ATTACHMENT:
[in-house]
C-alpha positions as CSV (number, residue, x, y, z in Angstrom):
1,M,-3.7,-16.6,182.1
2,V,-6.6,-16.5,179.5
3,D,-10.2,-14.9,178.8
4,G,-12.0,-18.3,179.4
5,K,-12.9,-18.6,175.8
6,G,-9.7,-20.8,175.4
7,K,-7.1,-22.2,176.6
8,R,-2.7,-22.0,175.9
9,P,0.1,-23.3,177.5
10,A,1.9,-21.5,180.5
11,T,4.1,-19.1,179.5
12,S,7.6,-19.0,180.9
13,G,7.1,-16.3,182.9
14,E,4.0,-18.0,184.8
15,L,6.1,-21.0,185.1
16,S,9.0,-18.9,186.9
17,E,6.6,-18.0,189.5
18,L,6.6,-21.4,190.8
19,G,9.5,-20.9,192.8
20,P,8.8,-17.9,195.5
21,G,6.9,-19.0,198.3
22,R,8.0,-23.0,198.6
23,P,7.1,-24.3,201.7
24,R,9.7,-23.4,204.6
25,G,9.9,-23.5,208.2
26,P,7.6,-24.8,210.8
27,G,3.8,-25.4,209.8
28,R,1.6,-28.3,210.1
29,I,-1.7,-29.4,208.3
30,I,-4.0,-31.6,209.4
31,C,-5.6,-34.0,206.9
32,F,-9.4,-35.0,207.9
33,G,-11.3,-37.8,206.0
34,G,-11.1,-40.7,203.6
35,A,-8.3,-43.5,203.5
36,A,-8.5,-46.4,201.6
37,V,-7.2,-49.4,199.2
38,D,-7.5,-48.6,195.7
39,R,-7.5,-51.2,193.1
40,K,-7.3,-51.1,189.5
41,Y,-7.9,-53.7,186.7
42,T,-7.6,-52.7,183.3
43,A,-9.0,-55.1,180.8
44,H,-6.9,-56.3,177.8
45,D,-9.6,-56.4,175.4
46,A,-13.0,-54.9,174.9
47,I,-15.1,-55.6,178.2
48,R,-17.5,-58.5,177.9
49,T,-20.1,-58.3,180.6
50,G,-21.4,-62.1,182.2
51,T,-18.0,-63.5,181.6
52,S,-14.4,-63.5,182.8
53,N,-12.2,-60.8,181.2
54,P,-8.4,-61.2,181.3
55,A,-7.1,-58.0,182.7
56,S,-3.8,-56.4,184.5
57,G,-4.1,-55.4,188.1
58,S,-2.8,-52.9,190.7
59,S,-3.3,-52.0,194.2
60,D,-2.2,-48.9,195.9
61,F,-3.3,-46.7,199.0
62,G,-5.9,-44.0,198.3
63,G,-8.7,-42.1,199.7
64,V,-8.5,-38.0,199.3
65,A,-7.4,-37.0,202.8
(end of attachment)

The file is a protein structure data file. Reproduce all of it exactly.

[in-house]
C-alpha positions as CSV (number, residue, x, y, z in Angstrom):
1,M,-3.7,-16.6,182.1
2,V,-6.6,-16.5,179.5
3,D,-10.2,-14.9,178.8
4,G,-12.0,-18.3,179.4
5,K,-12.9,-18.6,175.8
6,G,-9.7,-20.8,175.4
7,K,-7.1,-22.2,176.6
8,R,-2.7,-22.0,175.9
9,P,0.1,-23.3,177.5
10,A,1.9,-21.5,180.5
11,T,4.1,-19.1,179.5
12,S,7.6,-19.0,180.9
13,G,7.1,-16.3,182.9
14,E,4.0,-18.0,184.8
15,L,6.1,-21.0,185.1
16,S,9.0,-18.9,186.9
17,E,6.6,-18.0,189.5
18,L,6.6,-21.4,190.8
19,G,9.5,-20.9,192.8
20,P,8.8,-17.9,195.5
21,G,6.9,-19.0,198.3
22,R,8.0,-23.0,198.6
23,P,7.1,-24.3,201.7
24,R,9.7,-23.4,204.6
25,G,9.9,-23.5,208.2
26,P,7.6,-24.8,210.8
27,G,3.8,-25.4,209.8
28,R,1.6,-28.3,210.1
29,I,-1.7,-29.4,208.3
30,I,-4.0,-31.6,209.4
31,C,-5.6,-34.0,206.9
32,F,-9.4,-35.0,207.9
33,G,-11.3,-37.8,206.0
34,G,-11.1,-40.7,203.6
35,A,-8.3,-43.5,203.5
36,A,-8.5,-46.4,201.6
37,V,-7.2,-49.4,199.2
38,D,-7.5,-48.6,195.7
39,R,-7.5,-51.2,193.1
40,K,-7.3,-51.1,189.5
41,Y,-7.9,-53.7,186.7
42,T,-7.6,-52.7,183.3
43,A,-9.0,-55.1,180.8
44,H,-6.9,-56.3,177.8
45,D,-9.6,-56.4,175.4
46,A,-13.0,-54.9,174.9
47,I,-15.1,-55.6,178.2
48,R,-17.5,-58.5,177.9
49,T,-20.1,-58.3,180.6
50,G,-21.4,-62.1,182.2
51,T,-18.0,-63.5,181.6
52,S,-14.4,-63.5,182.8
53,N,-12.2,-60.8,181.2
54,P,-8.4,-61.2,181.3
55,A,-7.1,-58.0,182.7
56,S,-3.8,-56.4,184.5
57,G,-4.1,-55.4,188.1
58,S,-2.8,-52.9,190.7
59,S,-3.3,-52.0,194.2
60,D,-2.2,-48.9,195.9
61,F,-3.3,-46.7,199.0
62,G,-5.9,-44.0,198.3
63,G,-8.7,-42.1,199.7
64,V,-8.5,-38.0,199.3
65,A,-7.4,-37.0,202.8